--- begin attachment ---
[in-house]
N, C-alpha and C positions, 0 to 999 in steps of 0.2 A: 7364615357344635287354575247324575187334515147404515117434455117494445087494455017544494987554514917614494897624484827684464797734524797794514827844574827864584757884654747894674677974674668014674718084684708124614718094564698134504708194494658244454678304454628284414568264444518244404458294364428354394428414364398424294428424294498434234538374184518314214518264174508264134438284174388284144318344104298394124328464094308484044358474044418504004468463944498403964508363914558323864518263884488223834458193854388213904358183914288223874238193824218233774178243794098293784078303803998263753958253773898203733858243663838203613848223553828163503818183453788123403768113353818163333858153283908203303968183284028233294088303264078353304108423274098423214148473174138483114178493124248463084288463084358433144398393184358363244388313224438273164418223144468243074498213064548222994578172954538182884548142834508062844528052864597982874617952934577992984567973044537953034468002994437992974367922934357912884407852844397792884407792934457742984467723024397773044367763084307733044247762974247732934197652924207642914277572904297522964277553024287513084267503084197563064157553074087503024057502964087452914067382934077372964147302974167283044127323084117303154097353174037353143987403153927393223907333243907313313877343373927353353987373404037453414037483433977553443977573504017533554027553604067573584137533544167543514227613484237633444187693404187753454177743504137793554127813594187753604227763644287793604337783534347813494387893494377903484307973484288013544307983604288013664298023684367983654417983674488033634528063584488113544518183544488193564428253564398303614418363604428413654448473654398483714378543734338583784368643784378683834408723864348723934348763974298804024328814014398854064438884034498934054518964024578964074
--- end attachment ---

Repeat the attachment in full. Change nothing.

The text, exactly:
[in-house]
N, C-alpha and C positions, 0 to 999 in steps of 0.2 A: 7364615357344635287354575247324575187334515147404515117434455117494445087494455017544494987554514917614494897624484827684464797734524797794514827844574827864584757884654747894674677974674668014674718084684708124614718094564698134504708194494658244454678304454628284414568264444518244404458294364428354394428414364398424294428424294498434234538374184518314214518264174508264134438284174388284144318344104298394124328464094308484044358474044418504004468463944498403964508363914558323864518263884488223834458193854388213904358183914288223874238193824218233774178243794098293784078303803998263753958253773898203733858243663838203613848223553828163503818183453788123403768113353818163333858153283908203303968183284028233294088303264078353304108423274098423214148473174138483114178493124248463084288463084358433144398393184358363244388313224438273164418223144468243074498213064548222994578172954538182884548142834508062844528052864597982874617952934577992984567973044537953034468002994437992974367922934357912884407852844397792884407792934457742984467723024397773044367763084307733044247762974247732934197652924207642914277572904297522964277553024287513084267503084197563064157553074087503024057502964087452914067382934077372964147302974167283044127323084117303154097353174037353143987403153927393223907333243907313313877343373927353353987373404037453414037483433977553443977573504017533554027553604067573584137533544167543514227613484237633444187693404187753454177743504137793554127813594187753604227763644287793604337783534347813494387893494377903484307973484288013544307983604288013664298023684367983654417983674488033634528063584488113544518183544488193564428253564398303614418363604428413654448473654398483714378543734338583784368643784378683834408723864348723934348763974298804024328814014398854064438884034498934054518964024578964074